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Subject: comments - UGRR - no end in sight From: Patricia L Cummings <quiltersmusecomcast.net> Date: Wed, 01 Sep 2004 15:07:26 -0400 X-Message-Number: 13

Dear Friends,

Last week, I attended a quilt show in northern New Hampshire. In the small show, in the sleepy little town, were not one but two, so-called "Underground Railroad" quilts. Eleanor Burns' book was displayed near one of the quilts, along with some childrens' books.

I have come to a conclusion that is not startling to those of us who know human nature, all too well. Taking the path of least resistance, many thousands more quilters will make Underground Railroad quilts to buy into this "trip" of being part of American history.

Upon seeing these quilts, I mentioned to the local gals there that the quilts were not based on any solid historical evidence. One of them smiled and said, "Well, you must admit it makes a good story".

Some quilters have become more enamored of stories than the truth. Or do they not bother to look a little further than the book they pick up at the quilt store? It's in print.........so it must be accurate?

Those of us who object to making UGRR quilts are not trying to take something away anyone. We are solely and intentionally trying to stick to verified/verifiable historical information/proof.

This new American myth has taken on a life of its own. I think that we will have to recognize that the quilt world is clearly divided into two camps: those who are scholars and who care for the truth and will defend it at all costs; and those who are more "casual" about quilt history, or are disinterested, or who do not even have the intellectual capacity to grasp the concepts or the objections that have been explained (ad nauseum).

We (historians) will never be able to prove that something....anything did not happen. Only when there is conclusive proof will we be able to embrace the doctrine and chant the mantra of the secret quilt code. If anyone finds this evidence, I want to be the first to know!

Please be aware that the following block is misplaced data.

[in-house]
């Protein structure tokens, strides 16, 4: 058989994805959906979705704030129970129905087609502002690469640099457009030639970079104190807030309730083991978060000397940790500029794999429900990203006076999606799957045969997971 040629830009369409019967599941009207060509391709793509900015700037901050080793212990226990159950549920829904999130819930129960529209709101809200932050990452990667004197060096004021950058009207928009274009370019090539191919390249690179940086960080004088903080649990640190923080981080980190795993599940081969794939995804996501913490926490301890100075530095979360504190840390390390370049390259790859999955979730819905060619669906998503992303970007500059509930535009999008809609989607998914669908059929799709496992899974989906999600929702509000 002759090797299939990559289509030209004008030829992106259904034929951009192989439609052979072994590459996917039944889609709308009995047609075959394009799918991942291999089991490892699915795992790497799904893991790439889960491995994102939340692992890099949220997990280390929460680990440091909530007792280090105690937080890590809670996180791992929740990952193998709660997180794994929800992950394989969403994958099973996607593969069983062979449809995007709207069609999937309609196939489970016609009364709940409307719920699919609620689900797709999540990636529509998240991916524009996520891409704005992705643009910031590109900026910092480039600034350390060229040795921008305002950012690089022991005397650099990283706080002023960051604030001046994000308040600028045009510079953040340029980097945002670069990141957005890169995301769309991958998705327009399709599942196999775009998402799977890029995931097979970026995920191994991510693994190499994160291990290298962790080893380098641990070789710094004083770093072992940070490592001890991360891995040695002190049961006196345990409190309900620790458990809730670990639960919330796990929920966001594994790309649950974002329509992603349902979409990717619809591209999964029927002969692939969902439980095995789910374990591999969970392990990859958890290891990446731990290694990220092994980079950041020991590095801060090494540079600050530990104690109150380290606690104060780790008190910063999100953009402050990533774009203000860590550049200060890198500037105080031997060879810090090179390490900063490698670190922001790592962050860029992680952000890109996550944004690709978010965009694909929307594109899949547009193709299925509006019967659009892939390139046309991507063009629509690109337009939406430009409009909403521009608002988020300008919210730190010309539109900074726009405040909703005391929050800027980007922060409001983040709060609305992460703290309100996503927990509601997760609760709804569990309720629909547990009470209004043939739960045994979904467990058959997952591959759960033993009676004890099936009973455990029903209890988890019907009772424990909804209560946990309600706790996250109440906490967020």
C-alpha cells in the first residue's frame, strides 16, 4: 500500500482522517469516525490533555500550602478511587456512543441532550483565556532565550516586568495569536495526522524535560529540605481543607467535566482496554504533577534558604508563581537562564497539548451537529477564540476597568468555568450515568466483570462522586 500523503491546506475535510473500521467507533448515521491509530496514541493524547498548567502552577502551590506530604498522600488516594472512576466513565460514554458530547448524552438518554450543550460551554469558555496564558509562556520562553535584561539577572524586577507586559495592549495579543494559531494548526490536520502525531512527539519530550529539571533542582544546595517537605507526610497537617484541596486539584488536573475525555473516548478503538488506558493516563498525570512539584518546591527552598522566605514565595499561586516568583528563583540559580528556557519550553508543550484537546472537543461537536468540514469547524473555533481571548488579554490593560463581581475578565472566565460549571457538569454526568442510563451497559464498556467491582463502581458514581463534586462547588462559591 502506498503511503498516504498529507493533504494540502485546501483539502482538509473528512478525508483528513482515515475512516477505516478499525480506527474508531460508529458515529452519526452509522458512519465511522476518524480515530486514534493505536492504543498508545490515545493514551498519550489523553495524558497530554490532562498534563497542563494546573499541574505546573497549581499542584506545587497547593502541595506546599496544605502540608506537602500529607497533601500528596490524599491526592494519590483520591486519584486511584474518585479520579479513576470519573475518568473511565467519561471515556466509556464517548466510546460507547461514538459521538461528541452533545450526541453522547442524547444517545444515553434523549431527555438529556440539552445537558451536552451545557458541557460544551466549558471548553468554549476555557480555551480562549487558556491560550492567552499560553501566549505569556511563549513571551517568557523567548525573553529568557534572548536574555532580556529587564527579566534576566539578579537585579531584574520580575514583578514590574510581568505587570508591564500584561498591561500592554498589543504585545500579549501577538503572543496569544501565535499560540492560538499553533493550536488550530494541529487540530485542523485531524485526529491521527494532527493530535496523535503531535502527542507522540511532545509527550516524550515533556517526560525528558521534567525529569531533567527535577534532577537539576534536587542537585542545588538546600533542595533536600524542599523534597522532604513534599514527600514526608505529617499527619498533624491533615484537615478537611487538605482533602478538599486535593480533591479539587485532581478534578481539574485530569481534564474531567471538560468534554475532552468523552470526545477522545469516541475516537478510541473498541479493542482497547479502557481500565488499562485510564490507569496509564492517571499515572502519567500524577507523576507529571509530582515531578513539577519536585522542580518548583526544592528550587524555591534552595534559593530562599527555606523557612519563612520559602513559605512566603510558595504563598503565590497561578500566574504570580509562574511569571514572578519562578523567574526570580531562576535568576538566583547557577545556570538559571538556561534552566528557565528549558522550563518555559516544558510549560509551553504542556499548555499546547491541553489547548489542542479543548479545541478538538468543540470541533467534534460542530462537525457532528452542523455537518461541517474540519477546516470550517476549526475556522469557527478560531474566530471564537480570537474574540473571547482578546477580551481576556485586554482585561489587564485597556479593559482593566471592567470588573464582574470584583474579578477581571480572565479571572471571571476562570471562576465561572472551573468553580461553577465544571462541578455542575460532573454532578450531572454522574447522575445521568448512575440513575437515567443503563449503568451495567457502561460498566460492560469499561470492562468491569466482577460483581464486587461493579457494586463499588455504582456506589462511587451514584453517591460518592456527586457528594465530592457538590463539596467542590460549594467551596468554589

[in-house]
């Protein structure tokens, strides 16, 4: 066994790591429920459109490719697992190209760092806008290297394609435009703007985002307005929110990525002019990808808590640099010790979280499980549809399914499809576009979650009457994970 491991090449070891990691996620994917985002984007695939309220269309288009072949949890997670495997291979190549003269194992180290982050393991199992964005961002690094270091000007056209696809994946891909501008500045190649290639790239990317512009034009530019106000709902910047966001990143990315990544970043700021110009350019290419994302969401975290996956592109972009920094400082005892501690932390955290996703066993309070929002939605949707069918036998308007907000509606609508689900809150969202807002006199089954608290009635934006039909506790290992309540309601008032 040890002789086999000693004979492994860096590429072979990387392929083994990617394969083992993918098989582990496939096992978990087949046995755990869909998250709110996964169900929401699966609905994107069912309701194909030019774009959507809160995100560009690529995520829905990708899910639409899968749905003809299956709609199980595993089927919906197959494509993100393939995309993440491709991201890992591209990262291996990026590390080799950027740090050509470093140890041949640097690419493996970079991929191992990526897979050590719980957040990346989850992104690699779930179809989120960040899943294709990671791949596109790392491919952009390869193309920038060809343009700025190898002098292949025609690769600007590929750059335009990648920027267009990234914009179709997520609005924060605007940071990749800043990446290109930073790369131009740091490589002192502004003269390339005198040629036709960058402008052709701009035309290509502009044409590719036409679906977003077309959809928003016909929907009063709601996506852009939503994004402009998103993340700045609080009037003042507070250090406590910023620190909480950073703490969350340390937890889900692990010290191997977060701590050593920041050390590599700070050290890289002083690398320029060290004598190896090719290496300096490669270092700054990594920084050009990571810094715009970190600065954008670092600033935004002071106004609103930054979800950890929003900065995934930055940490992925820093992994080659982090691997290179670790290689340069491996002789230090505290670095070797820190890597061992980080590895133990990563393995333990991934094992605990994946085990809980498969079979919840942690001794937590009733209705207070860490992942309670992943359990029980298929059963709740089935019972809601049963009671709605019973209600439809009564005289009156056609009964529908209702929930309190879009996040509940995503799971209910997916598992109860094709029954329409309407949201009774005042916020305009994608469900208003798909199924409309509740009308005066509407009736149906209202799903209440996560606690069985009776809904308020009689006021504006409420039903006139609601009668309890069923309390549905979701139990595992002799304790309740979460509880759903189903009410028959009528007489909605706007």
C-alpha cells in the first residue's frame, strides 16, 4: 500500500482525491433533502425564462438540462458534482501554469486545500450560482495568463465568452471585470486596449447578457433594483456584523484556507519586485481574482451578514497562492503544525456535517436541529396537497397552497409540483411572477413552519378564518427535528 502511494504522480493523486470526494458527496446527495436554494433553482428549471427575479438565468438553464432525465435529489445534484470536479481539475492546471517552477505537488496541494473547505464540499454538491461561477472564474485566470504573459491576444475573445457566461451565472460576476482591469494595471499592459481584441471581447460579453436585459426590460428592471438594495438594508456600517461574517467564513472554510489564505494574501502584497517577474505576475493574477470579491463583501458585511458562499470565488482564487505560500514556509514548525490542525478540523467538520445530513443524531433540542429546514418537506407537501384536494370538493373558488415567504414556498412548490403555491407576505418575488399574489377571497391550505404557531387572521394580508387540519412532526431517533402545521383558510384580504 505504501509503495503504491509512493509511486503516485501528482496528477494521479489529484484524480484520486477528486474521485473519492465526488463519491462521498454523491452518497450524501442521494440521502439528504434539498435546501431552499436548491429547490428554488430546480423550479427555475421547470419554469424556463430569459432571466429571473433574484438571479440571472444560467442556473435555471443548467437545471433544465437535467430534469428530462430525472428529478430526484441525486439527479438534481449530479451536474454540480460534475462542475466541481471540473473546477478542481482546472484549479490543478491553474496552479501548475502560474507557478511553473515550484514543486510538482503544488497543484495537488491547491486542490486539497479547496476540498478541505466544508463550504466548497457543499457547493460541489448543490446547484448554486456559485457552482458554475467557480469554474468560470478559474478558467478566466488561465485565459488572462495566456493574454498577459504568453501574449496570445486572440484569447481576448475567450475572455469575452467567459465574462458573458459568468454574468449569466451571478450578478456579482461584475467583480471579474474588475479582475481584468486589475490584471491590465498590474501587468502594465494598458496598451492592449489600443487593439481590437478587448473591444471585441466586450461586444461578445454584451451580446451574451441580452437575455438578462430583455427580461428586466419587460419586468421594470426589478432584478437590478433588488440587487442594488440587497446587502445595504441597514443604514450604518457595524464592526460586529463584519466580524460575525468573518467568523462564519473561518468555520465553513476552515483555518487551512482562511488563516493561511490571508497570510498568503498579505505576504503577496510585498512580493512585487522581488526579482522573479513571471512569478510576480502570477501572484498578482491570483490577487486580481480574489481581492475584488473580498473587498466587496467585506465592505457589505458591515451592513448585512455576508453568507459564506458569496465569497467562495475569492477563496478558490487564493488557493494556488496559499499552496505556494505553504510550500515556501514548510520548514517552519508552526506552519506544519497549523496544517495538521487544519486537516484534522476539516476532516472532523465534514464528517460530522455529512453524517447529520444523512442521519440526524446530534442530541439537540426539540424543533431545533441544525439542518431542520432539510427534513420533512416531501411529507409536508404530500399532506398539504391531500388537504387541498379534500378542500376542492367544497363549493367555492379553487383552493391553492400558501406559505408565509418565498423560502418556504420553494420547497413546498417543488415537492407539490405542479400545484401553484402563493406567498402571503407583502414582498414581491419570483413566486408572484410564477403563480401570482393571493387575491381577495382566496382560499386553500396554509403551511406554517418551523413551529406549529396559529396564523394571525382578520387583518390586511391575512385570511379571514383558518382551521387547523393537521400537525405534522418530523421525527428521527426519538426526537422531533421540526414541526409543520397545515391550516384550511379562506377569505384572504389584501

In the interest of not hogging the list with my opinions, I wasn't going to speak out again on this matter. However, I don't like the road we are starting to go down.

Thank you very much for your detailed summary of what good research entails, J. G. Row. We can always count on you to explain things, and do so very well.

Leigh Fellner has some excellent information on her website and is following the continuing saga of Ozella's family and their public lectures, their geneology (which so far has not seemed to add up in any consistent way), and other related issues.

I am just sorry that after all I have said and written (and published), all that Kim Wulfert, Kris Driessen, Leigh Fellner, Judy Anne Johnson and other serious quilt historians have also written, as well as the public comments written and spoken by Giles Wright that ALL of those words seem not to have made a whit of difference in the understanding of some people regarding the issues at hand.

People will believe what they want. /Die Gedanken Sind Frei/.